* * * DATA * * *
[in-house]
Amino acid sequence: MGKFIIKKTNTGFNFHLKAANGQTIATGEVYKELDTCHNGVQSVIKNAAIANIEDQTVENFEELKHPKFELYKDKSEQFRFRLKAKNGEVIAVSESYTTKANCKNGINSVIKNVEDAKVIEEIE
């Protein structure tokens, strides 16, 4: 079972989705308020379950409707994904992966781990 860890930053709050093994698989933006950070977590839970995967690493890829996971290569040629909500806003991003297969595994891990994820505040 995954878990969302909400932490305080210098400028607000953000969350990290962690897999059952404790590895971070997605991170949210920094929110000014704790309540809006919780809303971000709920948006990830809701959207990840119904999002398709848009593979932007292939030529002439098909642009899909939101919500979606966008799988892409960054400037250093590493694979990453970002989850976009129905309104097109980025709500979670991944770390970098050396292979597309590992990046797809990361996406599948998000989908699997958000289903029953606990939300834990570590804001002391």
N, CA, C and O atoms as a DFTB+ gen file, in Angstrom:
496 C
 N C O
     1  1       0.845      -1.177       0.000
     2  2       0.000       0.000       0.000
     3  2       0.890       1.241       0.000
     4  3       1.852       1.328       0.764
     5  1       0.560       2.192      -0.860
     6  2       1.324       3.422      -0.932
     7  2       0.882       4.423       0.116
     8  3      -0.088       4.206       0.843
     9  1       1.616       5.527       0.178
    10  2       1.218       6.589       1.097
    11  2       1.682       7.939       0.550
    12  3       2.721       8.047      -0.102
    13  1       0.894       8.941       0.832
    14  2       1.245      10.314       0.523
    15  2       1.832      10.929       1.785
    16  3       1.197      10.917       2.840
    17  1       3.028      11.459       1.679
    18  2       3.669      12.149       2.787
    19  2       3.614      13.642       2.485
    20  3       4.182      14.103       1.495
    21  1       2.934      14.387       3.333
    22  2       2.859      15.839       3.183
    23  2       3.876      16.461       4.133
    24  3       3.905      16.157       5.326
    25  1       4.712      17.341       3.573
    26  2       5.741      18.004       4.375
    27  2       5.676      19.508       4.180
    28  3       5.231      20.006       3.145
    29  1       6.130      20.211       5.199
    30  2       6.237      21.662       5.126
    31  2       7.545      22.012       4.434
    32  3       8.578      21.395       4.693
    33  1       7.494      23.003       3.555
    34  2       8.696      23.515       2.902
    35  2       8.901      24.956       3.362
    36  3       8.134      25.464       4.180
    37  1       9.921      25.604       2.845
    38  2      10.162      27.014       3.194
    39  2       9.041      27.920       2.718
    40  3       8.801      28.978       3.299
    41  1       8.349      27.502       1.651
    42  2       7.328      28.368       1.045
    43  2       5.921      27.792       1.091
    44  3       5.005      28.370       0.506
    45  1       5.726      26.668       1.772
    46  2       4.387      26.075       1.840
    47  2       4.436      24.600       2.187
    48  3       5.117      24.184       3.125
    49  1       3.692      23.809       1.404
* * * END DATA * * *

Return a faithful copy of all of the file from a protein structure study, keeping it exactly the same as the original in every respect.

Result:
[in-house]
Amino acid sequence: MGKFIIKKTNTGFNFHLKAANGQTIATGEVYKELDTCHNGVQSVIKNAAIANIEDQTVENFEELKHPKFELYKDKSEQFRFRLKAKNGEVIAVSESYTTKANCKNGINSVIKNVEDAKVIEEIE
């Protein structure tokens, strides 16, 4: 079972989705308020379950409707994904992966781990 860890930053709050093994698989933006950070977590839970995967690493890829996971290569040629909500806003991003297969595994891990994820505040 995954878990969302909400932490305080210098400028607000953000969350990290962690897999059952404790590895971070997605991170949210920094929110000014704790309540809006919780809303971000709920948006990830809701959207990840119904999002398709848009593979932007292939030529002439098909642009899909939101919500979606966008799988892409960054400037250093590493694979990453970002989850976009129905309104097109980025709500979670991944770390970098050396292979597309590992990046797809990361996406599948998000989908699997958000289903029953606990939300834990570590804001002391």
N, CA, C and O atoms as a DFTB+ gen file, in Angstrom:
496 C
 N C O
     1  1       0.845      -1.177       0.000
     2  2       0.000       0.000       0.000
     3  2       0.890       1.241       0.000
     4  3       1.852       1.328       0.764
     5  1       0.560       2.192      -0.860
     6  2       1.324       3.422      -0.932
     7  2       0.882       4.423       0.116
     8  3      -0.088       4.206       0.843
     9  1       1.616       5.527       0.178
    10  2       1.218       6.589       1.097
    11  2       1.682       7.939       0.550
    12  3       2.721       8.047      -0.102
    13  1       0.894       8.941       0.832
    14  2       1.245      10.314       0.523
    15  2       1.832      10.929       1.785
    16  3       1.197      10.917       2.840
    17  1       3.028      11.459       1.679
    18  2       3.669      12.149       2.787
    19  2       3.614      13.642       2.485
    20  3       4.182      14.103       1.495
    21  1       2.934      14.387       3.333
    22  2       2.859      15.839       3.183
    23  2       3.876      16.461       4.133
    24  3       3.905      16.157       5.326
    25  1       4.712      17.341       3.573
    26  2       5.741      18.004       4.375
    27  2       5.676      19.508       4.180
    28  3       5.231      20.006       3.145
    29  1       6.130      20.211       5.199
    30  2       6.237      21.662       5.126
    31  2       7.545      22.012       4.434
    32  3       8.578      21.395       4.693
    33  1       7.494      23.003       3.555
    34  2       8.696      23.515       2.902
    35  2       8.901      24.956       3.362
    36  3       8.134      25.464       4.180
    37  1       9.921      25.604       2.845
    38  2      10.162      27.014       3.194
    39  2       9.041      27.920       2.718
    40  3       8.801      28.978       3.299
    41  1       8.349      27.502       1.651
    42  2       7.328      28.368       1.045
    43  2       5.921      27.792       1.091
    44  3       5.005      28.370       0.506
    45  1       5.726      26.668       1.772
    46  2       4.387      26.075       1.840
    47  2       4.436      24.600       2.187
    48  3       5.117      24.184       3.125
    49  1       3.692      23.809       1.404